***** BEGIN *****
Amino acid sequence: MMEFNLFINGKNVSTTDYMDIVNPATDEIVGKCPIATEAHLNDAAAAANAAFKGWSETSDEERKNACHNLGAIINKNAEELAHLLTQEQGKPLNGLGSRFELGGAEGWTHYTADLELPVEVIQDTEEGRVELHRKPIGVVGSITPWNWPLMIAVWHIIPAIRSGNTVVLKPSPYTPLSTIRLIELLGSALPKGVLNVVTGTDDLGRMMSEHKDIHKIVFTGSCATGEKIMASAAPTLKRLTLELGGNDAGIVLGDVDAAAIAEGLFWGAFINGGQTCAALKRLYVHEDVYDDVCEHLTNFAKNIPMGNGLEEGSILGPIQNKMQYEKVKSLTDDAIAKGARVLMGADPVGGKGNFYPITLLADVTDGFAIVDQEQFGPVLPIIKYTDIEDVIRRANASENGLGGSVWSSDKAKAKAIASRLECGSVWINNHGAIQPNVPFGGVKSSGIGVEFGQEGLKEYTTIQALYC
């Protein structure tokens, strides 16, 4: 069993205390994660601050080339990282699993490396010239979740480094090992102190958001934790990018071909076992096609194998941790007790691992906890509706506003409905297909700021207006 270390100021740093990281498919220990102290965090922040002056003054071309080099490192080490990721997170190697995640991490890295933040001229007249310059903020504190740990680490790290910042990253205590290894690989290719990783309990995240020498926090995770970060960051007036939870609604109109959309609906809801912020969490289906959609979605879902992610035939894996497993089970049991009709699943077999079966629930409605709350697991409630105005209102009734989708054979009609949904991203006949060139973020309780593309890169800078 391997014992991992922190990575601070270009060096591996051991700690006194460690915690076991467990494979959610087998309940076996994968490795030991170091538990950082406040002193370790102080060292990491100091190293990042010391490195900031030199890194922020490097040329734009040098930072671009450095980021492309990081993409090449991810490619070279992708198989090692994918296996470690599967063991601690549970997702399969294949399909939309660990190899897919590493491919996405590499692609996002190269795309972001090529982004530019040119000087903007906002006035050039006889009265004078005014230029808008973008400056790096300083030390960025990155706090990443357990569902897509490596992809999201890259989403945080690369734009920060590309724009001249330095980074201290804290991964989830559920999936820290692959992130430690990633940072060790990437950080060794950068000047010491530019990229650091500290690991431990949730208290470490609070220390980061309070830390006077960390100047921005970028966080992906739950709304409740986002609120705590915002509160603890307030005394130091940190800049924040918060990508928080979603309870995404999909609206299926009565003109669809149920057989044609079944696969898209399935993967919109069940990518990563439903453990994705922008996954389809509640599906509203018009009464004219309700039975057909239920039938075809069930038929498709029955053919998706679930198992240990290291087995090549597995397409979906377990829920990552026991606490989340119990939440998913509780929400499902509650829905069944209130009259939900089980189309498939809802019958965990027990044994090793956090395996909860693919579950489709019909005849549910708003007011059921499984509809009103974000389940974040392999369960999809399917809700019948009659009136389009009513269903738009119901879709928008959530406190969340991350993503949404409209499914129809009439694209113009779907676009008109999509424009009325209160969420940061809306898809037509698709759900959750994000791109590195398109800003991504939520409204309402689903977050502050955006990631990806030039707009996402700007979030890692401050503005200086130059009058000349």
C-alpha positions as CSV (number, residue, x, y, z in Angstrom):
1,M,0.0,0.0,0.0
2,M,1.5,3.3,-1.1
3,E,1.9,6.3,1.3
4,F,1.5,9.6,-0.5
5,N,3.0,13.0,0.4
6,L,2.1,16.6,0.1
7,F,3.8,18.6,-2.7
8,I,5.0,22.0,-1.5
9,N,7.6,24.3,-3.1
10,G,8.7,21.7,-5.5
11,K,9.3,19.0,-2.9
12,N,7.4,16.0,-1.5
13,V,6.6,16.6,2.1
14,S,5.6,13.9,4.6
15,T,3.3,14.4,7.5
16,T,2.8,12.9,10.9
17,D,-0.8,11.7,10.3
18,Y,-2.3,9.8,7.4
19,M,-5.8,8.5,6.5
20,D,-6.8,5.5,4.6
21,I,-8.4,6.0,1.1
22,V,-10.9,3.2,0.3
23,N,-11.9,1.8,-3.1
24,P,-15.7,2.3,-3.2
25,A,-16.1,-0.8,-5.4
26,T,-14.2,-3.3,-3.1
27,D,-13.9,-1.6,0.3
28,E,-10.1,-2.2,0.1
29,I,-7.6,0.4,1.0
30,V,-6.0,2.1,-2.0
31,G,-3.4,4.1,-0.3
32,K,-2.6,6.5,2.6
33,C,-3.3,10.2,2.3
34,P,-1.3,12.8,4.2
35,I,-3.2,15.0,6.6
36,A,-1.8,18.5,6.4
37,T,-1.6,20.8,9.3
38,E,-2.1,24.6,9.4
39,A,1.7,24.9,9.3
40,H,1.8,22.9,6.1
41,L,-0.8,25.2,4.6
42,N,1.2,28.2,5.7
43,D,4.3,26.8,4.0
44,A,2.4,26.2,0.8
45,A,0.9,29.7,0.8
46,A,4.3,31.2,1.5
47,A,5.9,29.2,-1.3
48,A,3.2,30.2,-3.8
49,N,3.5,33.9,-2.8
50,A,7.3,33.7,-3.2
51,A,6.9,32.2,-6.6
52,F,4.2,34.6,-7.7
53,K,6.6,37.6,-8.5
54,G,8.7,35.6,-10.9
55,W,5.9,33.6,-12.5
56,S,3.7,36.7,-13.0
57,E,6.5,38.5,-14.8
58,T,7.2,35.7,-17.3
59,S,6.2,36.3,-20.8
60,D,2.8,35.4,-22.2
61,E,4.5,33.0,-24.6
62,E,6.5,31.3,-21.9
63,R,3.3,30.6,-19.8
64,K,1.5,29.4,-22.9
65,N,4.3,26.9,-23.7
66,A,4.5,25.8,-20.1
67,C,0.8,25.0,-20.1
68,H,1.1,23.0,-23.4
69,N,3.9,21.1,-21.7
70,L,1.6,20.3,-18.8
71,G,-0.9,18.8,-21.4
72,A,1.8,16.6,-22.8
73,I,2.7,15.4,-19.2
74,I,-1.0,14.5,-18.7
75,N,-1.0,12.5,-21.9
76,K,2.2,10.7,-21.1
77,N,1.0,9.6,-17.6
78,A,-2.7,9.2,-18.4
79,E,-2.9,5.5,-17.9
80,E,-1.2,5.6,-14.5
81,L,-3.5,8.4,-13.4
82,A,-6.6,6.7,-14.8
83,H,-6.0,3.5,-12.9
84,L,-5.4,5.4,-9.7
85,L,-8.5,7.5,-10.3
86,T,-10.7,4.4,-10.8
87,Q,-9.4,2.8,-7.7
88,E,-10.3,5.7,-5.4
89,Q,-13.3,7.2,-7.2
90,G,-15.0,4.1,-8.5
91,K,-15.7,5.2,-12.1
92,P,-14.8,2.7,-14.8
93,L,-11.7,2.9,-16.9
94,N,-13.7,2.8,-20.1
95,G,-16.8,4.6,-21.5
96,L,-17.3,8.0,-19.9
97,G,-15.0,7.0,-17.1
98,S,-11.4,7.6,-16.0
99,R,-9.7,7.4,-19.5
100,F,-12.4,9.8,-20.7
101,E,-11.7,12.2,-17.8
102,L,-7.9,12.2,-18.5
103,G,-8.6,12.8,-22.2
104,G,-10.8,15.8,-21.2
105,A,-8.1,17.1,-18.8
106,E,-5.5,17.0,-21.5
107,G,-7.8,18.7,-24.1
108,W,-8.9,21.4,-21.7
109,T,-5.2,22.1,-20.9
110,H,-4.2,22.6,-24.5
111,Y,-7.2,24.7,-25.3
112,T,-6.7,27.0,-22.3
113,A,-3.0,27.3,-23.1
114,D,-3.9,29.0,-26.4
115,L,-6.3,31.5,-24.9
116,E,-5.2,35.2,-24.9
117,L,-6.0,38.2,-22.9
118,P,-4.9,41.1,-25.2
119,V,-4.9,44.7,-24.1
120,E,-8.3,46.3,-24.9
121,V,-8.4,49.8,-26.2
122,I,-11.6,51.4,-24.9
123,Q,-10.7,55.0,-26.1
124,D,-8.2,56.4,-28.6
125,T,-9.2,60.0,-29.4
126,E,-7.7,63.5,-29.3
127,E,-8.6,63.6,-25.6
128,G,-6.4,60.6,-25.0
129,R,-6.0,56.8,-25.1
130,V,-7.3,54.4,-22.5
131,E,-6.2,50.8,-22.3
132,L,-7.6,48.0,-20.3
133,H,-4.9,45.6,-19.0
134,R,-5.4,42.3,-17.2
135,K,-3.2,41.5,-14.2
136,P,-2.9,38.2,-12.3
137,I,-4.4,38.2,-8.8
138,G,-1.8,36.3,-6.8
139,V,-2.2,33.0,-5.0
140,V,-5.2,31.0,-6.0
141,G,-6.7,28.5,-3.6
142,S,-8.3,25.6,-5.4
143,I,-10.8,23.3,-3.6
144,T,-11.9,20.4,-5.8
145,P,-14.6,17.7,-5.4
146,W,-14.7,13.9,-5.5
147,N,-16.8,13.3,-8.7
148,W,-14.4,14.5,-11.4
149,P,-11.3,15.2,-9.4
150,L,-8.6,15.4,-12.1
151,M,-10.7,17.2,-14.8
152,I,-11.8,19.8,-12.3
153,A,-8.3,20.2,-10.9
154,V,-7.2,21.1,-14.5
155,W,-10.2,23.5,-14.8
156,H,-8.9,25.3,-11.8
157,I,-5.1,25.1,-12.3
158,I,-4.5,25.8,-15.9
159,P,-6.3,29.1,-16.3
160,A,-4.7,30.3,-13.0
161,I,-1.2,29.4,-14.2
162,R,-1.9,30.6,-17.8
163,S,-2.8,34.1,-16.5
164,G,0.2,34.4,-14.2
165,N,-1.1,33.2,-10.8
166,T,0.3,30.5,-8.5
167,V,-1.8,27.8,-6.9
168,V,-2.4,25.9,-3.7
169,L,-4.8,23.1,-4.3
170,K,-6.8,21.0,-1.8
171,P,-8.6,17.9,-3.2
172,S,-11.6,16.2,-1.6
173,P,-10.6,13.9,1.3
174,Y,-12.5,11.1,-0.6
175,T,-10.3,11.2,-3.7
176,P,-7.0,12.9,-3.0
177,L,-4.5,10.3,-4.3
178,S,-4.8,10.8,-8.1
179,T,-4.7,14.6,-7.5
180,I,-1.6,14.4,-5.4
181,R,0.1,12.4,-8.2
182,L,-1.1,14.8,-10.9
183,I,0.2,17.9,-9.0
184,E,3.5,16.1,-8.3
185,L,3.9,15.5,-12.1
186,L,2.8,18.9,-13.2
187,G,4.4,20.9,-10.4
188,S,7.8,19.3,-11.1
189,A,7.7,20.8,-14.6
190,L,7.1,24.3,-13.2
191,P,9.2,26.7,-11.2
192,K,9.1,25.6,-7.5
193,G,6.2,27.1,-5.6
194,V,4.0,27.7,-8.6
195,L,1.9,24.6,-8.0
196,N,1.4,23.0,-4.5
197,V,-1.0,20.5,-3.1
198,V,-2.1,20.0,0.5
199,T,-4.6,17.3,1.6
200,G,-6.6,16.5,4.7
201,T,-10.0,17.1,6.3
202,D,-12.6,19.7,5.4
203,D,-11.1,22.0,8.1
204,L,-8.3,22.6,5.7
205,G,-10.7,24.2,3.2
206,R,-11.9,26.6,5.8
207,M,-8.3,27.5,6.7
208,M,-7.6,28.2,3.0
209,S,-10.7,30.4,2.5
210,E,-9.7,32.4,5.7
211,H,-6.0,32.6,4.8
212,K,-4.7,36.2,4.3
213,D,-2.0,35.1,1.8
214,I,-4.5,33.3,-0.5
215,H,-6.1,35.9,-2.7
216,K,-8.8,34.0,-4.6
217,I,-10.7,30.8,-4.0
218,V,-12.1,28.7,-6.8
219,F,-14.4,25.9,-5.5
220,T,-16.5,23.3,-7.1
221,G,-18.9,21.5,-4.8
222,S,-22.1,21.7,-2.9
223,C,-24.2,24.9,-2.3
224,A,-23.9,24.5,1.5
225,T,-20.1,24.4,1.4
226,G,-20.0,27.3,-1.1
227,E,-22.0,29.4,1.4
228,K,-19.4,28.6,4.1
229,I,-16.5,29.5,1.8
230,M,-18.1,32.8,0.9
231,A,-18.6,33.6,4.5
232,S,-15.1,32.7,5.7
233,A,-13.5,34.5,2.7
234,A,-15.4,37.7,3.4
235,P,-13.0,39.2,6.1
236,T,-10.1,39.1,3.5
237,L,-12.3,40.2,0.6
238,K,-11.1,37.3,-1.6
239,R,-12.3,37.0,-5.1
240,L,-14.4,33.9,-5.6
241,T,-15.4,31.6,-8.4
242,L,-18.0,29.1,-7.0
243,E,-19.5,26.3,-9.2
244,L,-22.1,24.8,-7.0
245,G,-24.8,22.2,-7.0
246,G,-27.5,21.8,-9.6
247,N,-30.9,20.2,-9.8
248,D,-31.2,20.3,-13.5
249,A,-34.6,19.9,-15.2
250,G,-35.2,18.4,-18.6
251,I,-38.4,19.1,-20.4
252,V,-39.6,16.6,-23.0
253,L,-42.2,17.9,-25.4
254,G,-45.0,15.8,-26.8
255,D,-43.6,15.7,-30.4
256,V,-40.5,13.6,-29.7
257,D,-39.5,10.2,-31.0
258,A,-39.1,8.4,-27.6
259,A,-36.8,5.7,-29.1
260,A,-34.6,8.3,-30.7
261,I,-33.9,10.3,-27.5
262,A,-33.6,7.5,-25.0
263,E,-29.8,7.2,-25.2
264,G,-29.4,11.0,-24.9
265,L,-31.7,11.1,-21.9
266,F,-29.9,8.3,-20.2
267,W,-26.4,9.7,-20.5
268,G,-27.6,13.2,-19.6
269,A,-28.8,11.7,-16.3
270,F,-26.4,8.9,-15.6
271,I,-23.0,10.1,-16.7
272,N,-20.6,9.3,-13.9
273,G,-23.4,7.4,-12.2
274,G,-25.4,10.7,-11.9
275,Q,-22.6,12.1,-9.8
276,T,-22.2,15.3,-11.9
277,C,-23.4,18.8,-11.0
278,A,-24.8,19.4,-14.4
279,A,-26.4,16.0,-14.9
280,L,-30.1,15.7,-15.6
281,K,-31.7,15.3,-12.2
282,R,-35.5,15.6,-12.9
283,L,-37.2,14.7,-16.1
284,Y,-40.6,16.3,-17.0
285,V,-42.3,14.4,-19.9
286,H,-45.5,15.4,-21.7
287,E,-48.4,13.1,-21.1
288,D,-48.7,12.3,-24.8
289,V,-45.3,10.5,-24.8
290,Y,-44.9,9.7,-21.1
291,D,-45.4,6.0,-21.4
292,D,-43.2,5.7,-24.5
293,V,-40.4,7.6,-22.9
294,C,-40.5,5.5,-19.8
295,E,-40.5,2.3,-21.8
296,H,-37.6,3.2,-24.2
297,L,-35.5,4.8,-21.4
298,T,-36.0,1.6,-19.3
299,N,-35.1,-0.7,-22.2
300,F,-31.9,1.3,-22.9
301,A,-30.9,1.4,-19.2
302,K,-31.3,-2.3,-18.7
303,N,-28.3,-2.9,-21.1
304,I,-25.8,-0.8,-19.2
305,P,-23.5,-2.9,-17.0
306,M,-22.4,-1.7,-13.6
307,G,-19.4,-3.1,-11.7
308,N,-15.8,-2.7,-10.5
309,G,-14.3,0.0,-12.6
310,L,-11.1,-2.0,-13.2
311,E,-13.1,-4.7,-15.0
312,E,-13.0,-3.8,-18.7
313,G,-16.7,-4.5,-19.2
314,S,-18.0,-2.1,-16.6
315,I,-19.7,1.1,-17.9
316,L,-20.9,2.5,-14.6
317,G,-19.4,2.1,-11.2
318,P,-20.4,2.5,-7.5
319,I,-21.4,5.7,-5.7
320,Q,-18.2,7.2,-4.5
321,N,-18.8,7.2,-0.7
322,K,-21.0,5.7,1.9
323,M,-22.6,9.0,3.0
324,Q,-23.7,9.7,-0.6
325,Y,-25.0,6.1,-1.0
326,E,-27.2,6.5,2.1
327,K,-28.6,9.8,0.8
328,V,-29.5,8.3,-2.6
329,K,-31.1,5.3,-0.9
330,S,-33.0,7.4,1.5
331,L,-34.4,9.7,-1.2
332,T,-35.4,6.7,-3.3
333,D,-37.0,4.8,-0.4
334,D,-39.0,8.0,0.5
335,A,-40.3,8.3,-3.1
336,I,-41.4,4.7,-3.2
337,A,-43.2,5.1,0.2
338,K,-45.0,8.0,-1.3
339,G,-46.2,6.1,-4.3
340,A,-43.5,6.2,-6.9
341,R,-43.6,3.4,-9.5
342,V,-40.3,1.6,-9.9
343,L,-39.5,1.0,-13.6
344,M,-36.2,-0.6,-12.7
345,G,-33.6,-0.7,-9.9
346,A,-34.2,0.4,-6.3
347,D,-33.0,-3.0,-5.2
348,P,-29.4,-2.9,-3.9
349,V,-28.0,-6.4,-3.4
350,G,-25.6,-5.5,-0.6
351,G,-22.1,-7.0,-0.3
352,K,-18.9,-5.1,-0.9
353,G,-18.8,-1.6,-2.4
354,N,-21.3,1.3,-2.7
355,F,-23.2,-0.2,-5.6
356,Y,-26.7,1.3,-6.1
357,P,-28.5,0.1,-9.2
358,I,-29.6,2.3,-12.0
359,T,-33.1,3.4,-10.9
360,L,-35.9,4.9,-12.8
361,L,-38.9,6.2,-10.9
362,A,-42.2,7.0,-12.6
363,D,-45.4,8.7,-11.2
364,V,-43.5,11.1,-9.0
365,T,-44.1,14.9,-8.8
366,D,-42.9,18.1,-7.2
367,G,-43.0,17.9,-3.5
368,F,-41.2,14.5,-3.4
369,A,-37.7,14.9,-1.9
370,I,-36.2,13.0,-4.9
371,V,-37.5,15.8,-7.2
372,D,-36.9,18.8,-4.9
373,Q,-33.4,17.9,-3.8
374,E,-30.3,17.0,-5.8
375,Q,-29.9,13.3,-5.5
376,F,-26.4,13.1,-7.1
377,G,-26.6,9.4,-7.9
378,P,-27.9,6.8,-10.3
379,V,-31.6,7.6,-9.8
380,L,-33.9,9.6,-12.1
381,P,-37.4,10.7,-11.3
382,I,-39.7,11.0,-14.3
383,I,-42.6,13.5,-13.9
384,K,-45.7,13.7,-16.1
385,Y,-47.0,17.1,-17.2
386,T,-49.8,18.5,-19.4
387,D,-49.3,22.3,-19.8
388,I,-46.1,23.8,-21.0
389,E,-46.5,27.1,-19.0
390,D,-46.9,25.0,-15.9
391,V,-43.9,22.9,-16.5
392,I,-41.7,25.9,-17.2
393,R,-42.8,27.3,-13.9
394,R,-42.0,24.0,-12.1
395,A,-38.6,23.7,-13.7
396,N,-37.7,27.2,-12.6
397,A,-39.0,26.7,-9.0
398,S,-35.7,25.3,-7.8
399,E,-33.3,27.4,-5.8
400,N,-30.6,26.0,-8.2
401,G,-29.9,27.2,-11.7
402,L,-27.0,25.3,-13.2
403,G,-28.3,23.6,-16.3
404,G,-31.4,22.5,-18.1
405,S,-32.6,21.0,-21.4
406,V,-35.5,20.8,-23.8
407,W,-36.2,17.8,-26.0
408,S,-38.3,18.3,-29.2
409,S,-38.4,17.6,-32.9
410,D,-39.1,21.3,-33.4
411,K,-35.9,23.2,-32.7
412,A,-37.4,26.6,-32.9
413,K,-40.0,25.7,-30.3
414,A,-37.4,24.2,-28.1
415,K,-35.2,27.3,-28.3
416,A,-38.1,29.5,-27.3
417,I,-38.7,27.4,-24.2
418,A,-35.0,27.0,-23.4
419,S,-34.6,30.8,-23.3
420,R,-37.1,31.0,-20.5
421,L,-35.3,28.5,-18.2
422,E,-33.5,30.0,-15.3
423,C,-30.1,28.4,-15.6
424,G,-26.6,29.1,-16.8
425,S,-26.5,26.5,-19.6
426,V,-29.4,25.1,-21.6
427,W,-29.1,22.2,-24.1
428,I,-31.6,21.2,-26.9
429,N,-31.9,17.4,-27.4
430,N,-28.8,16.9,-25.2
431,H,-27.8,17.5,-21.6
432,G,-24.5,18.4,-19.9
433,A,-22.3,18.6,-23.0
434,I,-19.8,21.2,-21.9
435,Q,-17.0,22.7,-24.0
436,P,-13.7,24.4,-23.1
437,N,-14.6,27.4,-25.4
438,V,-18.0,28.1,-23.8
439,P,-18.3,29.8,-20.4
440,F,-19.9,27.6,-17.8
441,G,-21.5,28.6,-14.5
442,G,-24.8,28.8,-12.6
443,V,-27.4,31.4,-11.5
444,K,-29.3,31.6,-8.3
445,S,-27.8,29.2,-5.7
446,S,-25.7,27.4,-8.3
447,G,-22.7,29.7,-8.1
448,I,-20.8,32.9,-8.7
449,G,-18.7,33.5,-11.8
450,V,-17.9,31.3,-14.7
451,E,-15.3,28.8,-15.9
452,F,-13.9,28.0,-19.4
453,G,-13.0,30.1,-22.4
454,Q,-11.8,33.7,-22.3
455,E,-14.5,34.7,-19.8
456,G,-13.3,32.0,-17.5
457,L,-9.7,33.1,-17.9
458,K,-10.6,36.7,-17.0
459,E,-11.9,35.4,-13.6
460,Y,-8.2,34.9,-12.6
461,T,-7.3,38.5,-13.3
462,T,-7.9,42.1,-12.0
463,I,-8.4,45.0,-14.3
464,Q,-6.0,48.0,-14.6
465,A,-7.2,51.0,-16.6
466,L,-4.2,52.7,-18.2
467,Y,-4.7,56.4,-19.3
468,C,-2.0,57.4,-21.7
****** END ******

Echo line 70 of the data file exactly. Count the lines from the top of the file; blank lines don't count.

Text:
67,C,0.8,25.0,-20.1